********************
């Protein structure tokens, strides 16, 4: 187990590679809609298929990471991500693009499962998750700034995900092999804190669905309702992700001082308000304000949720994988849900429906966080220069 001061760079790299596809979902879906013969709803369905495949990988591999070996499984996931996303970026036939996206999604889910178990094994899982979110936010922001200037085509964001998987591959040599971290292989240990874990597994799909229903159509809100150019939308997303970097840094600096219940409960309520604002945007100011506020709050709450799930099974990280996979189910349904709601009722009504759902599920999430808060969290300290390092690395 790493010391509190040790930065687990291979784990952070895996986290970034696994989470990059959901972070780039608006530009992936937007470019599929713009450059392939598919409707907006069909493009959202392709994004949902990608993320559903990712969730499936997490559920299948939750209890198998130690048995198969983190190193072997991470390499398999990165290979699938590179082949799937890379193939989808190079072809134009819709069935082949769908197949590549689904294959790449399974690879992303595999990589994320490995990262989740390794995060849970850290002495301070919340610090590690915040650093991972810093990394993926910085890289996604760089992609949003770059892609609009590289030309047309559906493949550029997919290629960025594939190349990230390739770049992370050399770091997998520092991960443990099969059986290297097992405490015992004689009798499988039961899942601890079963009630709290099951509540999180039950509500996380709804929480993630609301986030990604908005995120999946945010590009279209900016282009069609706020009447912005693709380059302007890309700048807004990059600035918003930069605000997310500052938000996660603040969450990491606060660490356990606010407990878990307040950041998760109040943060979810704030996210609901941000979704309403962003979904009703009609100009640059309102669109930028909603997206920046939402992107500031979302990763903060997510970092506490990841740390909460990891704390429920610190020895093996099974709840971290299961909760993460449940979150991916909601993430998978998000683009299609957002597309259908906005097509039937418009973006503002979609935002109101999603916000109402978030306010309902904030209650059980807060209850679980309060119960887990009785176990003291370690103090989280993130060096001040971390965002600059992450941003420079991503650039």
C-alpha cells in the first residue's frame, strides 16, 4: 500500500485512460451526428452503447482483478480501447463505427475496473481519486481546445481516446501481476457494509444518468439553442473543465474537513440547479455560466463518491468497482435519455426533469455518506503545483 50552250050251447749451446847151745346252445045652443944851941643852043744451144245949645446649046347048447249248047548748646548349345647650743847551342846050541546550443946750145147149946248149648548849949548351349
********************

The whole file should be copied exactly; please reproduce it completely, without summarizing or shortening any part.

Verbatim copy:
């Protein structure tokens, strides 16, 4: 187990590679809609298929990471991500693009499962998750700034995900092999804190669905309702992700001082308000304000949720994988849900429906966080220069 001061760079790299596809979902879906013969709803369905495949990988591999070996499984996931996303970026036939996206999604889910178990094994899982979110936010922001200037085509964001998987591959040599971290292989240990874990597994799909229903159509809100150019939308997303970097840094600096219940409960309520604002945007100011506020709050709450799930099974990280996979189910349904709601009722009504759902599920999430808060969290300290390092690395 790493010391509190040790930065687990291979784990952070895996986290970034696994989470990059959901972070780039608006530009992936937007470019599929713009450059392939598919409707907006069909493009959202392709994004949902990608993320559903990712969730499936997490559920299948939750209890198998130690048995198969983190190193072997991470390499398999990165290979699938590179082949799937890379193939989808190079072809134009819709069935082949769908197949590549689904294959790449399974690879992303595999990589994320490995990262989740390794995060849970850290002495301070919340610090590690915040650093991972810093990394993926910085890289996604760089992609949003770059892609609009590289030309047309559906493949550029997919290629960025594939190349990230390739770049992370050399770091997998520092991960443990099969059986290297097992405490015992004689009798499988039961899942601890079963009630709290099951509540999180039950509500996380709804929480993630609301986030990604908005995120999946945010590009279209900016282009069609706020009447912005693709380059302007890309700048807004990059600035918003930069605000997310500052938000996660603040969450990491606060660490356990606010407990878990307040950041998760109040943060979810704030996210609901941000979704309403962003979904009703009609100009640059309102669109930028909603997206920046939402992107500031979302990763903060997510970092506490990841740390909460990891704390429920610190020895093996099974709840971290299961909760993460449940979150991916909601993430998978998000683009299609957002597309259908906005097509039937418009973006503002979609935002109101999603916000109402978030306010309902904030209650059980807060209850679980309060119960887990009785176990003291370690103090989280993130060096001040971390965002600059992450941003420079991503650039």
C-alpha cells in the first residue's frame, strides 16, 4: 500500500485512460451526428452503447482483478480501447463505427475496473481519486481546445481516446501481476457494509444518468439553442473543465474537513440547479455560466463518491468497482435519455426533469455518506503545483 50552250050251447749451446847151745346252445045652443944851941643852043744451144245949645446649046347048447249248047548748646548349345647650743847551342846050541546550443946750145147149946248149648548849949548351349